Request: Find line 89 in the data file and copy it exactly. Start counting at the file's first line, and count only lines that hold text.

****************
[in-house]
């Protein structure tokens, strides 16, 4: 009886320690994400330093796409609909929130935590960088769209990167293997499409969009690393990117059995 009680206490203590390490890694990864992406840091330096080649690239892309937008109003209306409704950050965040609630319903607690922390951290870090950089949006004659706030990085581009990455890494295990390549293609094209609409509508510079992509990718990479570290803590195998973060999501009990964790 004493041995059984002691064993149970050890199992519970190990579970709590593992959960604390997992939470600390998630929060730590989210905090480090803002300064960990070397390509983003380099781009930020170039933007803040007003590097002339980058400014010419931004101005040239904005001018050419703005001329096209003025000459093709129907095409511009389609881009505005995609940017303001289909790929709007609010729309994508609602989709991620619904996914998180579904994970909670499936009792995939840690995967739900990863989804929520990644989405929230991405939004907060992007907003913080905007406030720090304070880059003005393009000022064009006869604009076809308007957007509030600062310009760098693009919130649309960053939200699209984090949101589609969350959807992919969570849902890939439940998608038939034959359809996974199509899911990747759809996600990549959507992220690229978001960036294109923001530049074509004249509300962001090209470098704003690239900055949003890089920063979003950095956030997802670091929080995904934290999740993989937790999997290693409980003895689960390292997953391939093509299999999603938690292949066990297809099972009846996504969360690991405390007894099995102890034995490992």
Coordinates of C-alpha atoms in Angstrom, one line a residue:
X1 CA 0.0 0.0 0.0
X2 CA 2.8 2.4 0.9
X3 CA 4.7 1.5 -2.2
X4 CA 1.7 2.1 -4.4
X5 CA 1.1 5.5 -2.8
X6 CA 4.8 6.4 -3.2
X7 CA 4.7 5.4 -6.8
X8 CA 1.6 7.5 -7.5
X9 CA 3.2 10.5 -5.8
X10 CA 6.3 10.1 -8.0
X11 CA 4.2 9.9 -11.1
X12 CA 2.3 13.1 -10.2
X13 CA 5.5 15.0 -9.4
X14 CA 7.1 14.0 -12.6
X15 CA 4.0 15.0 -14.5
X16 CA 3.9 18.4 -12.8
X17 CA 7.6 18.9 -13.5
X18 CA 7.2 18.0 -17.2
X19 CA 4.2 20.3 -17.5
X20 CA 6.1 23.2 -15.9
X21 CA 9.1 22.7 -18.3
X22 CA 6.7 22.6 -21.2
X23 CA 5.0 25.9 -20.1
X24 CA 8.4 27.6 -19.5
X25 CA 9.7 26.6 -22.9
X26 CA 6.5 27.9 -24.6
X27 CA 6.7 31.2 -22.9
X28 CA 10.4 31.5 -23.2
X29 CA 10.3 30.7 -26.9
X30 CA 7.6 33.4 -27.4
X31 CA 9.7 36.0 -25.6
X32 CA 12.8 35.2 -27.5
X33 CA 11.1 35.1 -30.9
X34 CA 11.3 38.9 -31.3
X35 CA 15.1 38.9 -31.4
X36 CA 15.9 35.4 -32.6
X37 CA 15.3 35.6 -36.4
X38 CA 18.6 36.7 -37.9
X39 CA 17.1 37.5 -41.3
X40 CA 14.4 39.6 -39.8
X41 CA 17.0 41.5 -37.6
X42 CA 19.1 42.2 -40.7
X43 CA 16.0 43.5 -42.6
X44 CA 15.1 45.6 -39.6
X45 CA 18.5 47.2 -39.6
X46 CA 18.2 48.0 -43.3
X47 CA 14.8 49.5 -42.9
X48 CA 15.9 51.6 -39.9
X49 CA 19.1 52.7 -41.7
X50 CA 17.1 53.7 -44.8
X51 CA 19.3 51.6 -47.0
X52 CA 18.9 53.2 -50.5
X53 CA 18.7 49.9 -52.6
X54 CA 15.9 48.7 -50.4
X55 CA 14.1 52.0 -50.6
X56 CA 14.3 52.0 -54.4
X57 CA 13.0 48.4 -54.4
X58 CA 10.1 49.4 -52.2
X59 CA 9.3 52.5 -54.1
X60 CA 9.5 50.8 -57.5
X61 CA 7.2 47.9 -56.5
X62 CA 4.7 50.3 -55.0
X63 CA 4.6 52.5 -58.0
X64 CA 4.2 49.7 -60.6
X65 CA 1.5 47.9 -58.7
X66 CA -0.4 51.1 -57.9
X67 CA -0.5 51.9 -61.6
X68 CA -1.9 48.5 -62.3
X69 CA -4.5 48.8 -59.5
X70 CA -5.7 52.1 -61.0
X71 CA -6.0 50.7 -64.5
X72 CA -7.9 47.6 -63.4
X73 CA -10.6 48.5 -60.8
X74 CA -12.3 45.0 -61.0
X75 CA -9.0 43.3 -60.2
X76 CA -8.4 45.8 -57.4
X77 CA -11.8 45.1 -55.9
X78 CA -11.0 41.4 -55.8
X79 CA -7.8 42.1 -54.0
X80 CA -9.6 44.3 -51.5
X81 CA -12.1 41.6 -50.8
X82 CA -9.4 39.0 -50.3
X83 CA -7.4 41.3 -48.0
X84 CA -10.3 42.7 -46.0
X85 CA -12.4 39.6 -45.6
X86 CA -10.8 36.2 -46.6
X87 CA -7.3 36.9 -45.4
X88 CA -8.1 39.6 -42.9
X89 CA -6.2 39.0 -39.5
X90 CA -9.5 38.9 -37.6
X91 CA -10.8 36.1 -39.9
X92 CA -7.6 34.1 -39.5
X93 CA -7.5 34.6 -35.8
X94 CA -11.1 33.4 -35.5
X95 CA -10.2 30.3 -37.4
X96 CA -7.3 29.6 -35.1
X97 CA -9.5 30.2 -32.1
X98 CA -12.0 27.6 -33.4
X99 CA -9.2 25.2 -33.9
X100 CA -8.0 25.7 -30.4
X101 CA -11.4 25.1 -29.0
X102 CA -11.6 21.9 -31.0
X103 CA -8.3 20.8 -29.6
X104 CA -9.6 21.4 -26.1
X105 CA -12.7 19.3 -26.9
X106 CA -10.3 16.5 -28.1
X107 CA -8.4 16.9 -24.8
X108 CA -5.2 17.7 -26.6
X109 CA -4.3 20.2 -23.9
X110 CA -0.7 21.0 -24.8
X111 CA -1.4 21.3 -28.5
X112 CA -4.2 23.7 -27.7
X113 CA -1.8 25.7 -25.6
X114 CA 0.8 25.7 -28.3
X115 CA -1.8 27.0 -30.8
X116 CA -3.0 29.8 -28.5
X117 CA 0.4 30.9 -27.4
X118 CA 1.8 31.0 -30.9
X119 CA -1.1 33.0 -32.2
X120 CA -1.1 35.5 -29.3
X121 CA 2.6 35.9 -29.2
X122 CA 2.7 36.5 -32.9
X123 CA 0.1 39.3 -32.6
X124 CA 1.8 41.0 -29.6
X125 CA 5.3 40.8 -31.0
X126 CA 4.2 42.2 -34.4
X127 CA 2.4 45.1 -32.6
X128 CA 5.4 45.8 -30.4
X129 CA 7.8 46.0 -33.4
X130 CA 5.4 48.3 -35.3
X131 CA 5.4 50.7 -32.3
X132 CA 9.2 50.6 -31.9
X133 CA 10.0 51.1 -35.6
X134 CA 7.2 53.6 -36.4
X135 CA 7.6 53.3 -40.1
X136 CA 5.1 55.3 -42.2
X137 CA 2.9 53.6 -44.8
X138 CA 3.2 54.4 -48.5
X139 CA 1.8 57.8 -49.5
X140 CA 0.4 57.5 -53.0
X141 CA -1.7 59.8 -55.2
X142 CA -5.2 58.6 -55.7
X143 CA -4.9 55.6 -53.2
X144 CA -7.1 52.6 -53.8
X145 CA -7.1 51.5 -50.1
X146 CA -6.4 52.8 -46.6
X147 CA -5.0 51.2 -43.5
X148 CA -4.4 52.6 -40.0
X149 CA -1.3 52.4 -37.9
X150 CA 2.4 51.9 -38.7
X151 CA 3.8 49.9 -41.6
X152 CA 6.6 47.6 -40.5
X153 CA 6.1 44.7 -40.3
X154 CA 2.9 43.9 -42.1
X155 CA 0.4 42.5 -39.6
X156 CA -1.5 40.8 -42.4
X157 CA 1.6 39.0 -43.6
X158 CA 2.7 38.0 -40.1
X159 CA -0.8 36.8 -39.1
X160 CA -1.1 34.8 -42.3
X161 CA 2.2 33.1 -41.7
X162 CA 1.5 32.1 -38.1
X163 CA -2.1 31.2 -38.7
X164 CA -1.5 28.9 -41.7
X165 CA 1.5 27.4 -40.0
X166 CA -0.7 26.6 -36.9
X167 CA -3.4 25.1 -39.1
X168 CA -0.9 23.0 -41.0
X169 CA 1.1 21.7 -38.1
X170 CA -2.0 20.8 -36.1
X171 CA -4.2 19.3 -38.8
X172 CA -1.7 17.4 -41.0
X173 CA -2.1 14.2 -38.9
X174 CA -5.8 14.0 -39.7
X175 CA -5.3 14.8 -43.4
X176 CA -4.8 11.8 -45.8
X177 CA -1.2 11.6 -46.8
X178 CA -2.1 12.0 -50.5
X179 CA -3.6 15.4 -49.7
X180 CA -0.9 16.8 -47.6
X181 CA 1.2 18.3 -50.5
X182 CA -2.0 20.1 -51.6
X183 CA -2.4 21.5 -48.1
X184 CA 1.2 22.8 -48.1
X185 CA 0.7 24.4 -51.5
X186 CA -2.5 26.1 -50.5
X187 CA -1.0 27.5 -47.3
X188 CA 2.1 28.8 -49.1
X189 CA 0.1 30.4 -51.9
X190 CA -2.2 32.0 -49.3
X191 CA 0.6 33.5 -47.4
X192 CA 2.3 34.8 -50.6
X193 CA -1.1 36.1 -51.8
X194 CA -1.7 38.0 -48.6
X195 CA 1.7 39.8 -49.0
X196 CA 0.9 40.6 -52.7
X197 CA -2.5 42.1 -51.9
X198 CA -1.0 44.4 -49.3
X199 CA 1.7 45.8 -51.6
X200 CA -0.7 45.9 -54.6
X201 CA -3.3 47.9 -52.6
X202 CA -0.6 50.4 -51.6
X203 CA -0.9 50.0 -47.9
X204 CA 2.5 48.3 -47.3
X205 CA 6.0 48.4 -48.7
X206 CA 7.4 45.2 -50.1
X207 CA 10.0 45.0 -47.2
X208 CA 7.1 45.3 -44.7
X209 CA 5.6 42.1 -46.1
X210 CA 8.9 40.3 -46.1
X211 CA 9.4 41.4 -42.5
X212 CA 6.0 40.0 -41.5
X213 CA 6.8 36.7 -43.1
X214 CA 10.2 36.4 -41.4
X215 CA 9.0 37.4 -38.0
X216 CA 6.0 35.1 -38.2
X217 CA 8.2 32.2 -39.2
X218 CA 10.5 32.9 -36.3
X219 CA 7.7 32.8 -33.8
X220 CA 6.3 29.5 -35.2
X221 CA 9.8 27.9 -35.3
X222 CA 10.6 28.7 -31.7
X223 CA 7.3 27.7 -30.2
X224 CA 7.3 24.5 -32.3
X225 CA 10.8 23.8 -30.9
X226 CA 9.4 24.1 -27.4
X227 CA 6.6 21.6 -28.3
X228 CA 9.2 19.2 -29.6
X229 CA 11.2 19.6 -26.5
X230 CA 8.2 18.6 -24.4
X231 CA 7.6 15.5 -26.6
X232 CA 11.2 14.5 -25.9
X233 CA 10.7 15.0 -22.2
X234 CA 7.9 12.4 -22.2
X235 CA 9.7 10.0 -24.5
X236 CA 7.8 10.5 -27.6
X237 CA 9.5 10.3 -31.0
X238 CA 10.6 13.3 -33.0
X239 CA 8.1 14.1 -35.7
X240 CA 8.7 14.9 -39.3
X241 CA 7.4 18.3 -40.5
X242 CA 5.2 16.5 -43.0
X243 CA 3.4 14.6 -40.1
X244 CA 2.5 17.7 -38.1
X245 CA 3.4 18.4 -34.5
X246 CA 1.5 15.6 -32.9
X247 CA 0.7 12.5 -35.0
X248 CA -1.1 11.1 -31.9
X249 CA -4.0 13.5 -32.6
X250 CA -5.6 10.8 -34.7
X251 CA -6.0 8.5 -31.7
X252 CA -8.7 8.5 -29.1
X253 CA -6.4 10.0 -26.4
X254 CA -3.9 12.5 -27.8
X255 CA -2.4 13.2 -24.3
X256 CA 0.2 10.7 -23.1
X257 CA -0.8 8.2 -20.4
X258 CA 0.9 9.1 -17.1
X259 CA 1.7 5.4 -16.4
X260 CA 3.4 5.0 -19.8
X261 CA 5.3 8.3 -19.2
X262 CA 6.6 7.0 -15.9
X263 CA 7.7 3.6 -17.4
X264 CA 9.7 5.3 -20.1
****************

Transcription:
X86 CA -10.8 36.2 -46.6